In “Fourth of Julyhe sings: “Did you get enough love, my little dove / Why do you cry? / And I’m sorry I left, but it was for the best / Though it never felt right”. One of the brightest moments on the album is “Should Have Known Better”, the darkness giving way to a widening musical lushness as he sings, “My brother had a daughter / The beauty that she brings, illumination”.

Stevens is a master at crafting such an intimate collection of songs without coming across as if he’s simply lifting from his personal journal, or overproducing songs that simply don’t need it. In his aged sensitivity as a songwriter he treats the songs as they deserve to be treated, as sparse and achingly beautiful pieces of music.

Too heavy a hand and these songs would lose their intricacy. Thankfully, working alongside brilliant engineers including Tucker Martine (The Decemberists, My Morning Jacket), these songs offer deep breaths of refreshing honesty woven together with perfect touches of light production. Only seven artists including Stevens are credited, a notable change from the ornate production of many previous recordings (often including instruments ranging from oboe and xylophone to “wood flute and likeminded whistles”).

Stevens has created a hauntingly beautiful soundtrack to the movie of real life, inviting us to pause and provoking us to really listen. And, as always, giving us music to take on our own paths of longing and grief, reflection and contemplation.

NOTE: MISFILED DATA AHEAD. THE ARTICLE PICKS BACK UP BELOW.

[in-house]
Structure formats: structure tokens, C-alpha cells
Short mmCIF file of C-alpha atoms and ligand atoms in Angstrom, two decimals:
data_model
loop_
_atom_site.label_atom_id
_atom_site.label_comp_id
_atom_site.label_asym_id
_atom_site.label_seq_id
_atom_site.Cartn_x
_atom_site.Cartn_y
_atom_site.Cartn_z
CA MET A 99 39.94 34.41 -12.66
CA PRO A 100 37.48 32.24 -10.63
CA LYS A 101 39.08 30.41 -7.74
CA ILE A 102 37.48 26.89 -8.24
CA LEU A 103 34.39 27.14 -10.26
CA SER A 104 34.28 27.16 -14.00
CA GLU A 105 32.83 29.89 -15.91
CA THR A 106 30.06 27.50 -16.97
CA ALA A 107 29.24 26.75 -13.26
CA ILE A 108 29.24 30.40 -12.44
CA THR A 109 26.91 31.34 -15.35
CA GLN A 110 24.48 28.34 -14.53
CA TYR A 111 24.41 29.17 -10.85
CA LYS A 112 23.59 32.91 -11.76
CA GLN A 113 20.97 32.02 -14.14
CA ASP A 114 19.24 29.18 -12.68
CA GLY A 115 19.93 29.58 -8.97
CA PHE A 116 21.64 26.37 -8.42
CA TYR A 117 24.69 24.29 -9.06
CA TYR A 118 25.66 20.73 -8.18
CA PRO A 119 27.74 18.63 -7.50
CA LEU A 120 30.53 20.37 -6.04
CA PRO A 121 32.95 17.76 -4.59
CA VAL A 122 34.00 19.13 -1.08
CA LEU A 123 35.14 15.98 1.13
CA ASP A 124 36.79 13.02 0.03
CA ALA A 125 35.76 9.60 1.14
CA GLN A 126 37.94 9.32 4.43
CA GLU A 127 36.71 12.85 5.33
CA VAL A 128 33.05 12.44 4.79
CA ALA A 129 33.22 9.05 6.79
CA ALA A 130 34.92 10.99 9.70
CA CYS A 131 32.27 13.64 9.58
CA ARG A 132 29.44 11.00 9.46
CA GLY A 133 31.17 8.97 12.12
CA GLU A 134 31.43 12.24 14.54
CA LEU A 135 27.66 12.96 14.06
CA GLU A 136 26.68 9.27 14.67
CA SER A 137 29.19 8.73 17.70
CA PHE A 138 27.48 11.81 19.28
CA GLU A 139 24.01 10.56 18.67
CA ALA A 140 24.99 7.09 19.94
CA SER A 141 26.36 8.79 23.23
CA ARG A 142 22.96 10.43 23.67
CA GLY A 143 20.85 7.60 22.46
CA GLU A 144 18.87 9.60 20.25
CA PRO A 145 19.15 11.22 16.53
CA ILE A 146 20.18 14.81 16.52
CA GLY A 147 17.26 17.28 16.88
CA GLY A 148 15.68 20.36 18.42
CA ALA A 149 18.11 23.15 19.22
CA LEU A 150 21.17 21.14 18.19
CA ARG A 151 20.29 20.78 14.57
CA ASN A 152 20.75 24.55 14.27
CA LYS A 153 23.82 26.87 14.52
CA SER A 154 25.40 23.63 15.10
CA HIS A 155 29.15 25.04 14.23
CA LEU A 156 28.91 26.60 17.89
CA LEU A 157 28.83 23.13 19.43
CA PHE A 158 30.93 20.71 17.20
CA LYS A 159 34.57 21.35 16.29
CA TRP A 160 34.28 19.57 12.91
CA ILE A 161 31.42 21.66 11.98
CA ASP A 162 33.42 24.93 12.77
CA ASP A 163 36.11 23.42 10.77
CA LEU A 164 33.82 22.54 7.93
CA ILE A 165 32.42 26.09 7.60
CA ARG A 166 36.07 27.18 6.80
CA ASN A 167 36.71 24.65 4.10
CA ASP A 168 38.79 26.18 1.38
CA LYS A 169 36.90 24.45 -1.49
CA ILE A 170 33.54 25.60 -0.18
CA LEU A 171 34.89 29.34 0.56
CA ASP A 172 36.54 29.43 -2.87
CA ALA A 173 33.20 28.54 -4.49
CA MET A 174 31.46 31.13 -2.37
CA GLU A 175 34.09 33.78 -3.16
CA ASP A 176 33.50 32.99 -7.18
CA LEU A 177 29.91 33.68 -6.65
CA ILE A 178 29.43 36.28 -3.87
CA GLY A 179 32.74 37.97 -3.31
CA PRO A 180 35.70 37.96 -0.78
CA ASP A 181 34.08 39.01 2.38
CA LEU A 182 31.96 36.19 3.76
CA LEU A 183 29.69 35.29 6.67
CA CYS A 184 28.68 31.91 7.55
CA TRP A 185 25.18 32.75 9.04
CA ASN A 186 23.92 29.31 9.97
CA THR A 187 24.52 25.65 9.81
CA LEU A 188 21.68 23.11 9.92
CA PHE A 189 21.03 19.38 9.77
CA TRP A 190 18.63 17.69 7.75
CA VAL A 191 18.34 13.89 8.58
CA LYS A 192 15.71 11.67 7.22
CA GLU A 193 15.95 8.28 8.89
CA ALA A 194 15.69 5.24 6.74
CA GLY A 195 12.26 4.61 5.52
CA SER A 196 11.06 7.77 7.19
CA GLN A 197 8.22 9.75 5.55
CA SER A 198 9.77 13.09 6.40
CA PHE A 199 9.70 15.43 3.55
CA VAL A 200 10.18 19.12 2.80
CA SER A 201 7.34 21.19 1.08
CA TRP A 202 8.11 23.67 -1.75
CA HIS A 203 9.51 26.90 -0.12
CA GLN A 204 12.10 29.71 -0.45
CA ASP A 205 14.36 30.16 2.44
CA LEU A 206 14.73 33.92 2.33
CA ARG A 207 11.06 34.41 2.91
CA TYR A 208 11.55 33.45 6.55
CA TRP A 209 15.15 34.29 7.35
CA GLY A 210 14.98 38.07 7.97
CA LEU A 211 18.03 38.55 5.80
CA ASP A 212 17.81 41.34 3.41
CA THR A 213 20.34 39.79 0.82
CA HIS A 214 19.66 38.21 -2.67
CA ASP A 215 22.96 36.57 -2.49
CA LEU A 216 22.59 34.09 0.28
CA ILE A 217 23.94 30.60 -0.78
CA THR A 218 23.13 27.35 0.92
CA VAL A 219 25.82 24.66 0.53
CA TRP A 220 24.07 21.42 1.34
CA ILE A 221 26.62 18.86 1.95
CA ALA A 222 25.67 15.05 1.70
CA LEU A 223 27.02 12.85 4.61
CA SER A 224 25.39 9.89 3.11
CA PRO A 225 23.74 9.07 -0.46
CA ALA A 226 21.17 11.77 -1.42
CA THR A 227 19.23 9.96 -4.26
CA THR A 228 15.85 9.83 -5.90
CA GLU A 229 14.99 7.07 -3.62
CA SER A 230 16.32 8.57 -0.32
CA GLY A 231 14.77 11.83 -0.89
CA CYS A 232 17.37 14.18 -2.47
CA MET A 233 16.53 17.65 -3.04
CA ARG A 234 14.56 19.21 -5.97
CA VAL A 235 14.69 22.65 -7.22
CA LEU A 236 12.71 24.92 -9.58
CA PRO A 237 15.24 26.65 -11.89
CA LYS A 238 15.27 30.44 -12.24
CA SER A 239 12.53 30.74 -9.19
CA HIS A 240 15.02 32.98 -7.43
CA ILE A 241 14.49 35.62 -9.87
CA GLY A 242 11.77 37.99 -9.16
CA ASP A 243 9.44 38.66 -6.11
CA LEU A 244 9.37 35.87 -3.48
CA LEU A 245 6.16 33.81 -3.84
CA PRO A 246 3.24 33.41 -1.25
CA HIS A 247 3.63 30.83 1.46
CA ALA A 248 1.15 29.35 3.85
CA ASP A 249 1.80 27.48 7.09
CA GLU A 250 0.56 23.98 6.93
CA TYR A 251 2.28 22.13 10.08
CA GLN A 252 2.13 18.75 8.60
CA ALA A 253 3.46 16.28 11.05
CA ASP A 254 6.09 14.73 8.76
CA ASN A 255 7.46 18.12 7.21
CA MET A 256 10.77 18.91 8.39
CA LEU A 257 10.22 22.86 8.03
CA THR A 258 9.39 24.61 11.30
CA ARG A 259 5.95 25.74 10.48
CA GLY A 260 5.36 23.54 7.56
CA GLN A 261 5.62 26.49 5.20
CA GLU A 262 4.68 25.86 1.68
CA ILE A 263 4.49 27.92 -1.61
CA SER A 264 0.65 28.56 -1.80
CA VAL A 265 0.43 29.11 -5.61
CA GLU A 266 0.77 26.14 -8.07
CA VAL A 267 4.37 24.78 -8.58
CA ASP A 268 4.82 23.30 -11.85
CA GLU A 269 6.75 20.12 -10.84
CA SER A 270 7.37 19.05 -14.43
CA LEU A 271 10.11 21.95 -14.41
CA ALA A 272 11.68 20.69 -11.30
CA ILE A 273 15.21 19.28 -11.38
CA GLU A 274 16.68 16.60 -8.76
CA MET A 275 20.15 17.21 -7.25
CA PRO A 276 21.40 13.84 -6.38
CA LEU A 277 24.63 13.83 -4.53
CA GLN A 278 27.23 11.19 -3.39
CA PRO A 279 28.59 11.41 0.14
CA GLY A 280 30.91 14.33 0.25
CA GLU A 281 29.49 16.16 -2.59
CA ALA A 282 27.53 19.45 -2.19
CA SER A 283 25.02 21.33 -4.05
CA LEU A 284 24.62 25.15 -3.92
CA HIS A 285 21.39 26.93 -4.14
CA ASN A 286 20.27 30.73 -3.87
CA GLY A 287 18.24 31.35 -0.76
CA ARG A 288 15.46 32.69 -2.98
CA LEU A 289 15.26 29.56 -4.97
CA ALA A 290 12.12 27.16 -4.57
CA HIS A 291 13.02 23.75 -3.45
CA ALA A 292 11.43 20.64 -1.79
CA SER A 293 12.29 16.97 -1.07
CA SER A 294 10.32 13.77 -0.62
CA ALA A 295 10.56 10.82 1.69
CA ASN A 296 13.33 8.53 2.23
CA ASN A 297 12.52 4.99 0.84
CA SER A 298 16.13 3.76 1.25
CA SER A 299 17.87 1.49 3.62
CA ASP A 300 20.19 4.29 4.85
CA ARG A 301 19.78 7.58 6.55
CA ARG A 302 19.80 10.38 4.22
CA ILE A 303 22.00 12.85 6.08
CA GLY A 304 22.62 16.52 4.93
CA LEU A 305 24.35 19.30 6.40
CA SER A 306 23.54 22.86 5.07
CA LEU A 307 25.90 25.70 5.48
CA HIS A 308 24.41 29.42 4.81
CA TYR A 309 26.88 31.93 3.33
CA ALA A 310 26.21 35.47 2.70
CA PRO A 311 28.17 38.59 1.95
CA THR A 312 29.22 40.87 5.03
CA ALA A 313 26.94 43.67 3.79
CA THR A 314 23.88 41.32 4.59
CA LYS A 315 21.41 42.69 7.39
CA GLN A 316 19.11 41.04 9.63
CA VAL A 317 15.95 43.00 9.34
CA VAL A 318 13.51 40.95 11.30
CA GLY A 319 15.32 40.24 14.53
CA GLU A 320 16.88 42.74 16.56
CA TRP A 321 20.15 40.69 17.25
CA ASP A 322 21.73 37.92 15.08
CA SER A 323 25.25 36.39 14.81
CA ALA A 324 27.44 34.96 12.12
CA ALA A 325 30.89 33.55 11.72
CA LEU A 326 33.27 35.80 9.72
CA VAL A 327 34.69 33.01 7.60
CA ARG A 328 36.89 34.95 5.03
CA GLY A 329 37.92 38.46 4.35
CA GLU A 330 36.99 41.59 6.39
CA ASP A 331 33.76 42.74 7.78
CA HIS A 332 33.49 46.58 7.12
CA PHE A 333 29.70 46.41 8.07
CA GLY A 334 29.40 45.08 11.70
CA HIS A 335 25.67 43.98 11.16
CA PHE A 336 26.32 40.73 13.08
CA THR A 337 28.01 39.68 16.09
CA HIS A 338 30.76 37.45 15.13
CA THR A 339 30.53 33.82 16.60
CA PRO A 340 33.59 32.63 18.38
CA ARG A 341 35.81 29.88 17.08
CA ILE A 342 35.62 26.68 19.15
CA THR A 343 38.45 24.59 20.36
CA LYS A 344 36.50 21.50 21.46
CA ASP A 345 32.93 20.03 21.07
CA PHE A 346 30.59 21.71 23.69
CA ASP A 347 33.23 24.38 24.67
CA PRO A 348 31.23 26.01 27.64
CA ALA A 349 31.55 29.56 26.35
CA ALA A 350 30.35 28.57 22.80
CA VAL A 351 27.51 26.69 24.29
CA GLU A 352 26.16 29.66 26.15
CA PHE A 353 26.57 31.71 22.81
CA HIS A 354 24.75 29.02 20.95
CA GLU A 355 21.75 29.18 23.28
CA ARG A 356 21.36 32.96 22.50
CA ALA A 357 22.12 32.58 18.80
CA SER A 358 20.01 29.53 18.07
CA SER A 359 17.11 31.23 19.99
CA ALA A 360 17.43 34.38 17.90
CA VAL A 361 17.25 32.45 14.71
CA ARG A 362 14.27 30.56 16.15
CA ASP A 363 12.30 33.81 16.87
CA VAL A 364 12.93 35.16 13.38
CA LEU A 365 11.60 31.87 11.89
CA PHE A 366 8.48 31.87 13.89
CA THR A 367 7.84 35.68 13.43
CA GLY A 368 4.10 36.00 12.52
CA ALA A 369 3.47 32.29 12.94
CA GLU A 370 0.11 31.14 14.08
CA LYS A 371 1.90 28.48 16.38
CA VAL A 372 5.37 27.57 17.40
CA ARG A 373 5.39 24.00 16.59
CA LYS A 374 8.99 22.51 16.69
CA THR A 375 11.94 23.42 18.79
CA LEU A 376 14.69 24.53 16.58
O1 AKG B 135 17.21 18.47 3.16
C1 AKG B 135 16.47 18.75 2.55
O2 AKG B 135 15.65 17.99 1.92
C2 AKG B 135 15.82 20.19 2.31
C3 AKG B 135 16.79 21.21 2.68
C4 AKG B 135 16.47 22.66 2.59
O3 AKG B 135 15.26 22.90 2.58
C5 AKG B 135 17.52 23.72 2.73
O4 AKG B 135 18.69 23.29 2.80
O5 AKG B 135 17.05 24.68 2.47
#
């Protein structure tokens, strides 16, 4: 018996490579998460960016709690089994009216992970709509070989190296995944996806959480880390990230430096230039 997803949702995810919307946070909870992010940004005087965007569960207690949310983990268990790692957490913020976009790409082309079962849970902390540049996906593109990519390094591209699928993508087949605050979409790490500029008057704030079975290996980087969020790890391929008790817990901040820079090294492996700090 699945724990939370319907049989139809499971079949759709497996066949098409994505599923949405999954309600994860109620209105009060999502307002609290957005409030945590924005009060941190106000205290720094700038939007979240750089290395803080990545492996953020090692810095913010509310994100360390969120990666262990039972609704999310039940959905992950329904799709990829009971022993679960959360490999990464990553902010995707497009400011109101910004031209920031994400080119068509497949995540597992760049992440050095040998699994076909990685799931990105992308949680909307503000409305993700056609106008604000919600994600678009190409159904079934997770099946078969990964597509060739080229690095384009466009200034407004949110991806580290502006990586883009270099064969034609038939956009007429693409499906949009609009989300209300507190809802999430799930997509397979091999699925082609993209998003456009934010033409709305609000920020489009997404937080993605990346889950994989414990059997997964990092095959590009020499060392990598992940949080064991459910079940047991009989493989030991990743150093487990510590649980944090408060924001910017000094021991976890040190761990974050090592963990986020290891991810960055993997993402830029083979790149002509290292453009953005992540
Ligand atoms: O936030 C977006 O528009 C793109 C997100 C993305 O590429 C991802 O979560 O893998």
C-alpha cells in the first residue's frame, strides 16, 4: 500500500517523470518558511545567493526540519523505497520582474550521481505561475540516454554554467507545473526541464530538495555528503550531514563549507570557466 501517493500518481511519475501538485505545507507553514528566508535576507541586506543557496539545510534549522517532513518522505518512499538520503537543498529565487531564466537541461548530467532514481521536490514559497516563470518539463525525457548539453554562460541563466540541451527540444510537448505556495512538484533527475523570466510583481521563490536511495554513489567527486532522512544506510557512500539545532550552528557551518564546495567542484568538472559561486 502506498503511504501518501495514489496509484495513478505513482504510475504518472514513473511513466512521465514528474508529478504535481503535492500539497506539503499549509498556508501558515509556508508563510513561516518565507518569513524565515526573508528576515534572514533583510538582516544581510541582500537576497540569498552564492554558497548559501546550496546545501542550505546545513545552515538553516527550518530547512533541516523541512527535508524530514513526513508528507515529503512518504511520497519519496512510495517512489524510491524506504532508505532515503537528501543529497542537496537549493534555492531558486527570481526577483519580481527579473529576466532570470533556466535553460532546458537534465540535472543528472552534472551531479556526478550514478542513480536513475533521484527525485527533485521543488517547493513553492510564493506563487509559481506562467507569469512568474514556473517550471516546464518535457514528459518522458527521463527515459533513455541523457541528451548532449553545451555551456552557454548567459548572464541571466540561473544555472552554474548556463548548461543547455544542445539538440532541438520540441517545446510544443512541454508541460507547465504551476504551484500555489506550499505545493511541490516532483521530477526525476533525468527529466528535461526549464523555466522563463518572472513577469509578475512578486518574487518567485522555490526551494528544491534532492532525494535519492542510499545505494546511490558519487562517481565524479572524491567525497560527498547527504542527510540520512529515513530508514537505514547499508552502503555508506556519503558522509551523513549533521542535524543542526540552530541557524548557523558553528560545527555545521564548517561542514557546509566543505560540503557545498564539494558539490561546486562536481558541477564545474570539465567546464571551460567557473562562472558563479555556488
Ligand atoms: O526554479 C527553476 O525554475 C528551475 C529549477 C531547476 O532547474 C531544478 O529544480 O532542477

If you value the news and views Catholic World Report provides, please consider donating to support our efforts. Your contribution will help us continue to make CWR available to all readers worldwide for free, without a subscription. Thank you for your generosity!

Click here for more information on donating to CWR. Click here to sign up for our newsletter.

About Amy Messenger 0 Articles
Amy Messenger is a writer & songwriter living in the land of Montana. Together with her husband Christopher she also make photographs, grows food, and enjoys exploring in National Parks. Her hope is to speak of Glory on Earth, to draw people back to their Maker and the places He has graciously given us: our marriages, our families, our homes, and little or large plots of land. Read more at and view photographs at